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October 29, 2014

(Courtesy of Massachusetts Department of Higher Education).

Massachusetts will need to graduate more college students to meet a growing demand for skilled workers. That's the finding of a report released Tuesday by the Department of Higher Education. 

The report, called "Degrees of Urgency," finds by 2020 the number of high school graduates in Massachusetts will shrink by 9 percent. Higher Education Commissioner Richard Freeland calls it the perfect storm.

"We are facing a situation of declining enrollments in public higher education, at the very moment the state needs more college-educated workers," said Freeland.

Listen to our full interview with Commissioner Freeland on the "Degrees of Urgency" report and the state of public higher education in Massachusetts: 

This year marks the first time in ten years that Massachusetts public colleges and universities have seen a decline in enrollment. And, the report predicts, in six years almost three quarters of jobs in the state will require some kind college credentials. 

Freeland says more needs to be done to enroll students in public higher education, or the state could fall behind.

"We can reach out to sectors of the population that are not taking advantage of higher education today and get them back into school," said Freeland. 

There are some glimmers of hope. For example, the graduation rate gap between white students and Latino students at state colleges is narrowing.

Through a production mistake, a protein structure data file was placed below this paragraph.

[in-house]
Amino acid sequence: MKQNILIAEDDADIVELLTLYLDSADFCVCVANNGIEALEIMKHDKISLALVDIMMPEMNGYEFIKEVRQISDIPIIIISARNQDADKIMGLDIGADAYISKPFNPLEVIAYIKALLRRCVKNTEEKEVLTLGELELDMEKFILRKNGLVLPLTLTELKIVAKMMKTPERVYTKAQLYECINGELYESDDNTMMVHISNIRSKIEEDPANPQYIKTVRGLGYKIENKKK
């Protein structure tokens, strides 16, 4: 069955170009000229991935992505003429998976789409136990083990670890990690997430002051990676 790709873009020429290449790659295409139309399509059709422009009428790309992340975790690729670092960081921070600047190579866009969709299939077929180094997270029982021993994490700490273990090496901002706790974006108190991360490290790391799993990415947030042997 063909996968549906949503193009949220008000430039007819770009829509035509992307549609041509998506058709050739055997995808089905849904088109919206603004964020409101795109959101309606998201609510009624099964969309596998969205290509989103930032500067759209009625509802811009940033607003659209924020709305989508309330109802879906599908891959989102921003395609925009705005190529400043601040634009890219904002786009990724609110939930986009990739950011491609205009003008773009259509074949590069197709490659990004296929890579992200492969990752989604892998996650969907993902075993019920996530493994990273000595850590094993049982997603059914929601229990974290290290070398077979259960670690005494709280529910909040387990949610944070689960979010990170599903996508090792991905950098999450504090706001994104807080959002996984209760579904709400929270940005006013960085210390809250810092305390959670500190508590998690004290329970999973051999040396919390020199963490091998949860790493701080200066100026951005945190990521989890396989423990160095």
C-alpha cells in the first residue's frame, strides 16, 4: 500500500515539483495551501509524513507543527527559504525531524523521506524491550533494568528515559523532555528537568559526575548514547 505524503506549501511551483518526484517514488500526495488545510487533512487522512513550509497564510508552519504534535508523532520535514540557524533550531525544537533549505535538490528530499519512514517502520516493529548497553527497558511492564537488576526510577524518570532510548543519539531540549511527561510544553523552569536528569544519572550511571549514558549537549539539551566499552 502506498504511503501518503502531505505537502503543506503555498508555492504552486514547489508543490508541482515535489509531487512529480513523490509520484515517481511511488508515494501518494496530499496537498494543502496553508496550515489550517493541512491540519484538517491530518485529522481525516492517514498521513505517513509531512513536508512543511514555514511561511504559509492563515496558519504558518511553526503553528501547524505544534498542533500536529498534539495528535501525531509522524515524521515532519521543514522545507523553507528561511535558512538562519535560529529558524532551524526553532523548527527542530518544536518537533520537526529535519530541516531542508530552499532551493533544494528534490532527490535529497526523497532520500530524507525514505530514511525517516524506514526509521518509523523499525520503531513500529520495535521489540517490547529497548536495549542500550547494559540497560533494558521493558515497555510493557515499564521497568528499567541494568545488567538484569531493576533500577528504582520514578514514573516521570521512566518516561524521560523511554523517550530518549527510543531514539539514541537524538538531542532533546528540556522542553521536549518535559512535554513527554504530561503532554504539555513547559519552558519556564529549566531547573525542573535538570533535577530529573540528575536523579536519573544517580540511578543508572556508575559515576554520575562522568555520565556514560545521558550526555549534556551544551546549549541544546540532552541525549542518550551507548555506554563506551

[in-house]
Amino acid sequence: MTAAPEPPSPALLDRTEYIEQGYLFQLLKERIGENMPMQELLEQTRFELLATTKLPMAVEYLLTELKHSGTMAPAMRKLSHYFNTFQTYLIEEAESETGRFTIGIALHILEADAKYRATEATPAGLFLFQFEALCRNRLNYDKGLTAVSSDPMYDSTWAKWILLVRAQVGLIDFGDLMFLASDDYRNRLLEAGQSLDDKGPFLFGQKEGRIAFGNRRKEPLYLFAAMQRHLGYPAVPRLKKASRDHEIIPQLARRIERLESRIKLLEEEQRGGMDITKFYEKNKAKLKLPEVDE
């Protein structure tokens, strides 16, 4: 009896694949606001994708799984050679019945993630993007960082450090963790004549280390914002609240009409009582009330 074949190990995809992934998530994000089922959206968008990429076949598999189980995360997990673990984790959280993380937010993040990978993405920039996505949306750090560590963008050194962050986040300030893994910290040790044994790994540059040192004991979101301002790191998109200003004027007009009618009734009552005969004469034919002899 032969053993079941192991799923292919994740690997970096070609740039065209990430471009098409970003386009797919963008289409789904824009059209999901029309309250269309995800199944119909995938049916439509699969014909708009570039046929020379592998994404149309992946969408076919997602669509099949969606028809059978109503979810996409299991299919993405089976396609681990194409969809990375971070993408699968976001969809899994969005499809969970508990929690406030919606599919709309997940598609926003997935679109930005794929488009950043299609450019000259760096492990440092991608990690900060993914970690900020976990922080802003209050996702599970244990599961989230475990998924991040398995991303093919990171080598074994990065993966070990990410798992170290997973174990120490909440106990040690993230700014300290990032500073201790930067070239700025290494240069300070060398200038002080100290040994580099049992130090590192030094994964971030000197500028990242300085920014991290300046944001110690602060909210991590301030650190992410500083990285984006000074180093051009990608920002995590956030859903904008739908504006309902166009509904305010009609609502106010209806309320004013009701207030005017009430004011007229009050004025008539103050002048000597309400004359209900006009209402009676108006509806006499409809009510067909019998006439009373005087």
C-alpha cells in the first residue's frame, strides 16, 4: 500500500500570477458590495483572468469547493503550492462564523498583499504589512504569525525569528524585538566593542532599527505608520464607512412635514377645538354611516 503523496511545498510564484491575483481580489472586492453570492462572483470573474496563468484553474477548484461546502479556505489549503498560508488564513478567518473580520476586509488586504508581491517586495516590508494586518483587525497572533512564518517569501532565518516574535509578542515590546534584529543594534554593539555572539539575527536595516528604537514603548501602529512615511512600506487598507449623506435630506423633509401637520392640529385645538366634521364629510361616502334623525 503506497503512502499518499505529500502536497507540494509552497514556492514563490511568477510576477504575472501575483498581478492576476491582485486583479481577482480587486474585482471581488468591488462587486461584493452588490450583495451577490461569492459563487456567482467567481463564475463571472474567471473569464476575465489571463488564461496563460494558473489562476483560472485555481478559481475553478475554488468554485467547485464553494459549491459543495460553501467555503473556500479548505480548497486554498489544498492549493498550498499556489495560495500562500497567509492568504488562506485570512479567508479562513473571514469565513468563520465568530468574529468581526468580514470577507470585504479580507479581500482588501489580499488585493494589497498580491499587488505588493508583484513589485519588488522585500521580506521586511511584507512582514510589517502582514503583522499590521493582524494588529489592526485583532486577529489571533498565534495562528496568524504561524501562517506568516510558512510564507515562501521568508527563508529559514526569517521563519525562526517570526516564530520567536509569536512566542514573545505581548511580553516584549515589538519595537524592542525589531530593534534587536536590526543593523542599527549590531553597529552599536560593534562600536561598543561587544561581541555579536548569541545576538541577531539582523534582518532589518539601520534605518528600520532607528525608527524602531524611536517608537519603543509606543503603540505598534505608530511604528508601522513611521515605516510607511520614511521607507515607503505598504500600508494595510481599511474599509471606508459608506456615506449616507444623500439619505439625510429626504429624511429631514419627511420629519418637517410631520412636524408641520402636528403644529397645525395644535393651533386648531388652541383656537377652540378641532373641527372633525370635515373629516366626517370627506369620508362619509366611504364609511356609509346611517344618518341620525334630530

With the release of this latest report, the Massachusetts Commission on Higher Education is launching a campaign to increase state funding for public colleges and universities by an additional $685 million. The state has defunded higher education for the past six years, dropping funds overall by 14 percent. 

Commissioner Freeland says the ultimate goal is for Massachusetts' public higher education system to be a national leader. Today, students at state schools make up 52 percent of all Massachusetts undergraduates.

Massachusetts higher education is well-known for its private schools, like Harvard, MIT, Northeastern and Amherst. Still, the University of Massachusetts system consists of five schools in Boston, Amherst, Lowell, Worcester and Dartmouth, and there are nine other state universities, including Bridgewater State, Fitchburg State and Framingham State.

public schools, increasing access and success

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